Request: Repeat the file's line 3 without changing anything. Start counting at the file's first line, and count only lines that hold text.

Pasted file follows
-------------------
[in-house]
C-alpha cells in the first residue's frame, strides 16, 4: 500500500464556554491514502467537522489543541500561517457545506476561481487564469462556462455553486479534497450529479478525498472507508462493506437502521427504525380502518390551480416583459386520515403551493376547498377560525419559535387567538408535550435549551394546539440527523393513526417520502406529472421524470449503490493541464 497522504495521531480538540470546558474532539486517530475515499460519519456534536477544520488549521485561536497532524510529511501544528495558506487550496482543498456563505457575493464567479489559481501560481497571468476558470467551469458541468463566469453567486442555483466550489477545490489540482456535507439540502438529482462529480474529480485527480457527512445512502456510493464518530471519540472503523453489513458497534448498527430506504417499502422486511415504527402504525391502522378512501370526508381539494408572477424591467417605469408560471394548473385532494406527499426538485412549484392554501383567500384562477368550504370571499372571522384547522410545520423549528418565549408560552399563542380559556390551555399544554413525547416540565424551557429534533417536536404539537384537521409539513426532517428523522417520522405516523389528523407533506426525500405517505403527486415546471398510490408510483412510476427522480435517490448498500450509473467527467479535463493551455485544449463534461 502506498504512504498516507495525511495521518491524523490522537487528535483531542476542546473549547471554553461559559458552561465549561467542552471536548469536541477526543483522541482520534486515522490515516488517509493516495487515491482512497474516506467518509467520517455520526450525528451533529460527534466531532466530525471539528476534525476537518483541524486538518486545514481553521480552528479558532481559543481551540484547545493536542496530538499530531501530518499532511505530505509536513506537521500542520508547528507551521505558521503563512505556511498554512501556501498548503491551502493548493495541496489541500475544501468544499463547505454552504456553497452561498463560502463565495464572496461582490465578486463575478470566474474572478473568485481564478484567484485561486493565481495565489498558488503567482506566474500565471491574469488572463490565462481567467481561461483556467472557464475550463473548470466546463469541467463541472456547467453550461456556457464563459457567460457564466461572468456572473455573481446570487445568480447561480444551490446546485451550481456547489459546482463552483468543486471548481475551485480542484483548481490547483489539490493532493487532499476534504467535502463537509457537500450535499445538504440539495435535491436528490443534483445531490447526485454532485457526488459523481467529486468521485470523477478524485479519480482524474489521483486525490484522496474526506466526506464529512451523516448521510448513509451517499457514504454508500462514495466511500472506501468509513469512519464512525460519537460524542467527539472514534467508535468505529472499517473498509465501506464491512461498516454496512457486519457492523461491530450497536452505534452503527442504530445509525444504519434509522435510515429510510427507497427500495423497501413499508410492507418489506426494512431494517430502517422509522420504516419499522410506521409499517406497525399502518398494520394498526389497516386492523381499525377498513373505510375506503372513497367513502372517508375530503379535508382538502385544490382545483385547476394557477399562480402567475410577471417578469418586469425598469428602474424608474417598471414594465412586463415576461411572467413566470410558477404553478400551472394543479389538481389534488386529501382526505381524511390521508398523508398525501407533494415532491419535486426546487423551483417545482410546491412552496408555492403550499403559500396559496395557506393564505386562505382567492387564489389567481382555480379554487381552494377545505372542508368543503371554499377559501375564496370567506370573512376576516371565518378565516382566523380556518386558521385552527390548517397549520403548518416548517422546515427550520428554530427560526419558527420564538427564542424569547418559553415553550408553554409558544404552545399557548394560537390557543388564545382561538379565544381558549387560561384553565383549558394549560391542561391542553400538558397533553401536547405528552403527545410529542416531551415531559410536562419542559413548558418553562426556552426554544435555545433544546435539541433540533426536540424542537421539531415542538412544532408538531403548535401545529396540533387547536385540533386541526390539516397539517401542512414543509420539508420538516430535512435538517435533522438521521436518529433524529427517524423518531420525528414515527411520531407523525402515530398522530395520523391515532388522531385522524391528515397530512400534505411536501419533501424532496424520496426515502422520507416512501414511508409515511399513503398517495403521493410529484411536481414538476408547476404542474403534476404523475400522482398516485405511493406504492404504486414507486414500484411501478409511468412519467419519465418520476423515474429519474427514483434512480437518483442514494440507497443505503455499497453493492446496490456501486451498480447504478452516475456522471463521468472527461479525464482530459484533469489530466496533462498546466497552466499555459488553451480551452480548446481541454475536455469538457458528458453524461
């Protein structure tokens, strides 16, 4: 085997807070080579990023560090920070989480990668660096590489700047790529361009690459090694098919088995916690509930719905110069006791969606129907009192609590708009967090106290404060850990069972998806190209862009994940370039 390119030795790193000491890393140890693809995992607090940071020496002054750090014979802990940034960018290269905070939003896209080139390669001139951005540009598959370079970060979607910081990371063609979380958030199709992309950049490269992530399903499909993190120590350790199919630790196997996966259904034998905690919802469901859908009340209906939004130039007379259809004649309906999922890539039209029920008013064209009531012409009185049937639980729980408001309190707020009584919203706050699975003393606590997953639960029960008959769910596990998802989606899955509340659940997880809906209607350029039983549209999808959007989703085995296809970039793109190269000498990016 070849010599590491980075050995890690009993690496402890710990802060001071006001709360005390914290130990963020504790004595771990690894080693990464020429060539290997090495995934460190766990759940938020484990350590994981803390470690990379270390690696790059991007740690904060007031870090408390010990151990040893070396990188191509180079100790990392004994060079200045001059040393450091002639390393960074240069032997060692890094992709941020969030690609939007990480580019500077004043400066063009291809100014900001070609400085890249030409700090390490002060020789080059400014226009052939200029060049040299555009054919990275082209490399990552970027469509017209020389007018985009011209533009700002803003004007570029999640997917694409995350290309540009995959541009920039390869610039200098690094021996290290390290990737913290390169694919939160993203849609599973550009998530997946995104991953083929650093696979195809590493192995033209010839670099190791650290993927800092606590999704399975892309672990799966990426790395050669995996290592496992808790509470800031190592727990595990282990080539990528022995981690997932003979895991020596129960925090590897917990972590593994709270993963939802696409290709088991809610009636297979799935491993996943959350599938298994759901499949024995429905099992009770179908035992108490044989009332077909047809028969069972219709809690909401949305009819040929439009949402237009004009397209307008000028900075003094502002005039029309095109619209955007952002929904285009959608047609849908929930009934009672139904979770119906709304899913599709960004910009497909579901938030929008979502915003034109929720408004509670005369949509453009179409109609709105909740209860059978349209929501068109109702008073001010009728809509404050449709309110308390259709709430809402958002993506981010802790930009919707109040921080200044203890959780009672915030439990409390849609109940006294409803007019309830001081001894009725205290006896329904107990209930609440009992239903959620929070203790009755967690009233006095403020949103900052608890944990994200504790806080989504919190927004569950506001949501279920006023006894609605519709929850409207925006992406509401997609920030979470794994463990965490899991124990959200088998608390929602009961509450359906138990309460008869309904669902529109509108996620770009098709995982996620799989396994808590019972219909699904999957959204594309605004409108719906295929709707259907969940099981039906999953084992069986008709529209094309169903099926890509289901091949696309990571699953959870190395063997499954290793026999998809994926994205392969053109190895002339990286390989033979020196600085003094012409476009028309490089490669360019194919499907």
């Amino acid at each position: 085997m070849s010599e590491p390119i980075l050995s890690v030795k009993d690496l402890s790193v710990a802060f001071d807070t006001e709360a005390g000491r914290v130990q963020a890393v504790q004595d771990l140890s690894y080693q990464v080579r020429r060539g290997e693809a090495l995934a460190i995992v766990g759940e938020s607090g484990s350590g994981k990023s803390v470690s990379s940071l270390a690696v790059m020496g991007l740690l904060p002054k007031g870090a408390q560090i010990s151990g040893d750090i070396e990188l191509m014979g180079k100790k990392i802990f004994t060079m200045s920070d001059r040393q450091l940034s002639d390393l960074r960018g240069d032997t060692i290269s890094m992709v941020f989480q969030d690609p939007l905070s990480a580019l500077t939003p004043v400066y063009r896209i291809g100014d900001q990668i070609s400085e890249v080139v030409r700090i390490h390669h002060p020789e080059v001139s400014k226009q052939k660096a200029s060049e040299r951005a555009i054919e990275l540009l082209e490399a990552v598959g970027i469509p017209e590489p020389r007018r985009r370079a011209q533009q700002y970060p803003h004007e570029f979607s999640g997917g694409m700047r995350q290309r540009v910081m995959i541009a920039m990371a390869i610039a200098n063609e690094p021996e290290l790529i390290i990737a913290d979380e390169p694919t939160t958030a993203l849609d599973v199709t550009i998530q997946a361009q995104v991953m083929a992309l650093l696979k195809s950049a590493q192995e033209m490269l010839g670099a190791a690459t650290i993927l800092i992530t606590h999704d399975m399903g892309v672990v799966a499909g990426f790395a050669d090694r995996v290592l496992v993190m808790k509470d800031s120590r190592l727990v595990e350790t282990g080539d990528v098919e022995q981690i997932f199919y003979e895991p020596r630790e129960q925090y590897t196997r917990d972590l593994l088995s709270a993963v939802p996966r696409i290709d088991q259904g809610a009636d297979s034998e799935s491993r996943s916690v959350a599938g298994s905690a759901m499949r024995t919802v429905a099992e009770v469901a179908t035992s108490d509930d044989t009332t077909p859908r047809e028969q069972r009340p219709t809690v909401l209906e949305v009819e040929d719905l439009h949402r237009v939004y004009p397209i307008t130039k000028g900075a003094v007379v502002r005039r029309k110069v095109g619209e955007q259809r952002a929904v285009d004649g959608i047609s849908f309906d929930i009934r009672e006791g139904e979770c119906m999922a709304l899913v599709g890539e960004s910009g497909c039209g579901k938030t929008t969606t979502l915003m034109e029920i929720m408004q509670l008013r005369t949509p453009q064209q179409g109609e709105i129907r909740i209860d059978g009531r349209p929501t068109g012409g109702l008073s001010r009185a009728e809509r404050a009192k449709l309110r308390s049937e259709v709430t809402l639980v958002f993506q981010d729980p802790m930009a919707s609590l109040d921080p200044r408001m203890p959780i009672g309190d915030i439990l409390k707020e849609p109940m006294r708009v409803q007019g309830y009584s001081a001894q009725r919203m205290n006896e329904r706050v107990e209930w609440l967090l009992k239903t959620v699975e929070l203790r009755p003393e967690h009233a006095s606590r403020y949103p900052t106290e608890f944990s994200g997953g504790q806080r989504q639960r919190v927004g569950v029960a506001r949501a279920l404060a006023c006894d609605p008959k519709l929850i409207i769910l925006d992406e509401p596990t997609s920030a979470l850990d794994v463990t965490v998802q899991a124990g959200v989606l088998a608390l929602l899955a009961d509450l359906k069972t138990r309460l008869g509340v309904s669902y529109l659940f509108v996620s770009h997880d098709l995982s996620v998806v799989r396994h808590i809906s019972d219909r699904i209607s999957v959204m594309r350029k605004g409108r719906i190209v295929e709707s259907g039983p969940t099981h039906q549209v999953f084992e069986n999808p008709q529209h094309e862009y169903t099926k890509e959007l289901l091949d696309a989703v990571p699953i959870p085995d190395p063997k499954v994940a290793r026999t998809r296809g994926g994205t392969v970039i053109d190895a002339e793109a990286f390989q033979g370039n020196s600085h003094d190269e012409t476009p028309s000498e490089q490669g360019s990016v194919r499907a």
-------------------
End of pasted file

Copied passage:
């Protein structure tokens, strides 16, 4: 085997807070080579990023560090920070989480990668660096590489700047790529361009690459090694098919088995916690509930719905110069006791969606129907009192609590708009967090106290404060850990069972998806190209862009994940370039 390119030795790193000491890393140890693809995992607090940071020496002054750090014979802990940034960018290269905070939003896209080139390669001139951005540009598959370079970060979607910081990371063609979380958030199709992309950049490269992530399903499909993190120590350790199919630790196997996966259904034998905690919802469901859908009340209906939004130039007379259809004649309906999922890539039209029920008013064209009531012409009185049937639980729980408001309190707020009584919203706050699975003393606590997953639960029960008959769910596990998802989606899955509340659940997880809906209607350029039983549209999808959007989703085995296809970039793109190269000498990016 070849010599590491980075050995890690009993690496402890710990802060001071006001709360005390914290130990963020504790004595771990690894080693990464020429060539290997090495995934460190766990759940938020484990350590994981803390470690990379270390690696790059991007740690904060007031870090408390010990151990040893070396990188191509180079100790990392004994060079200045001059040393450091002639390393960074240069032997060692890094992709941020969030690609939007990480580019500077004043400066063009291809100014900001070609400085890249030409700090390490002060020789080059400014226009052939200029060049040299555009054919990275082209490399990552970027469509017209020389007018985009011209533009700002803003004007570029999640997917694409995350290309540009995959541009920039390869610039200098690094021996290290390290990737913290390169694919939160993203849609599973550009998530997946995104991953083929650093696979195809590493192995033209010839670099190791650290993927800092606590999704399975892309672990799966990426790395050669995996290592496992808790509470800031190592727990595990282990080539990528022995981690997932003979895991020596129960925090590897917990972590593994709270993963939802696409290709088991809610009636297979799935491993996943959350599938298994759901499949024995429905099992009770179908035992108490044989009332077909047809028969069972219709809690909401949305009819040929439009949402237009004009397209307008000028900075003094502002005039029309095109619209955007952002929904285009959608047609849908929930009934009672139904979770119906709304899913599709960004910009497909579901938030929008979502915003034109929720408004509670005369949509453009179409109609709105909740209860059978349209929501068109109702008073001010009728809509404050449709309110308390259709709430809402958002993506981010802790930009919707109040921080200044203890959780009672915030439990409390849609109940006294409803007019309830001081001894009725205290006896329904107990209930609440009992239903959620929070203790009755967690009233006095403020949103900052608890944990994200504790806080989504919190927004569950506001949501279920006023006894609605519709929850409207925006992406509401997609920030979470794994463990965490899991124990959200088998608390929602009961509450359906138990309460008869309904669902529109509108996620770009098709995982996620799989396994808590019972219909699904999957959204594309605004409108719906295929709707259907969940099981039906999953084992069986008709529209094309169903099926890509289901091949696309990571699953959870190395063997499954290793026999998809994926994205392969053109190895002339990286390989033979020196600085003094012409476009028309490089490669360019194919499907």